Place patients above politics

Anti-immigration policies are hazardous to the health of immigrant patients. In the last ten years, there have been over 1,500 anti-immigration laws adopted by states across the country. These laws have come with discriminatory, racist, and xenophobic undertones, which has created a hostile environment for immigrants and citizens perceived as immigrants.

Patients don’t need to be deported or detained to be harmed by these policies, laws, and language. Research shows an association between discrimination and negative health effects, such as hypertension, low birth weight, and depression. One study showed African American teens who report discrimination have higher health risk factors such as elevated blood pressure and higher rates of obesity. Another study revealed that perceived discrimination is associated with lower health services utilization which hinders management of chronic diseases. Discrimination and immigration also run along with other social determinants of health such as poverty, housing instability, social isolation, and limited educational opportunities.

Training in medicine has been insufficient in addressing the issue of discrimination in relation to health. Additionally, doctors-in-training are rarely asked to incorporate the effects of structural and political transgressions into their clinical formulation of a patient’s presenting complaint. The good news: There has been a mounting movement to promote what’s called structural competency within the training of medicine. Structural competency is a framework to understand how illness and disease is linked to institutional and structural factors contributing to discrimination and social marginalization.

To be sure, these are complex problems that no one doctor or person can solve. The conversations can be uncomfortable and possibly contentious. Doctors may fear by discussing these issues they are bringing their own personal views and bias into the exam room. Well, guess what? It is already there, and left unspoken, it leaves patients to decide if a physician is caring for them on behalf of the patient’s best interest or our own. And the evidence showing that patients’ health is suffering is piling up.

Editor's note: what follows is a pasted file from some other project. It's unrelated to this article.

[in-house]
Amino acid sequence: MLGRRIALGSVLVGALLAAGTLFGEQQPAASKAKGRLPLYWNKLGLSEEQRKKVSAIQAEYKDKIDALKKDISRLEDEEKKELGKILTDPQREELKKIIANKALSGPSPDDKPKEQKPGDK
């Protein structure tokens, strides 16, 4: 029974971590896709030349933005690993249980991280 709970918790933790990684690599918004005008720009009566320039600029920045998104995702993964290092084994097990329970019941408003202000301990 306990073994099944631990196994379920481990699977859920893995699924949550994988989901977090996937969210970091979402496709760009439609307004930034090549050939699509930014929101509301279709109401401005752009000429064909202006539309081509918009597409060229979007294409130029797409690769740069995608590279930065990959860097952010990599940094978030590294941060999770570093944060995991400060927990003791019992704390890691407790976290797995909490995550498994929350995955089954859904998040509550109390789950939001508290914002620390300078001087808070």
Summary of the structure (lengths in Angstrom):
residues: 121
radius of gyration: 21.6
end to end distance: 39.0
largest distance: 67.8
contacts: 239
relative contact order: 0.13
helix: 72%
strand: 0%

As doctors, we took an oath to care for our patients, and with that we are sworn to protect our patients from physical, mental, and societal harm under our purview. It is for this reason physicians must become familiar with the impact anti-immigration policies will have on the patients we serve. By doing so, we can help protect our patients from unlawful discovery and deportation, which may mean separation from their family and poor health maintenance during detention.

It is our job to inform and work with patients to prevent preventable diseases and relieve suffering. Physicians should inquire about how the recent climate regarding immigration is impacting their family and if it is causing symptoms of anxiety or depression, in addition to physical symptoms of distress. Lastly, physicians should know their rights regarding what to include in medical records, as well as reporting suspected injury related to a hate crime.

Abstaining from the political fray undermines the human rights of patients. It also jeopardizes the public health of the nation by further marginalizing a population with higher likelihood of social and medical needs.  Politics has come to rest on our stretchers. It’s time for doctors to take a stand, and we should choose to respond by respecting humanity and protecting the health of our patients.

Courtney McMickens is a child psychiatrist.

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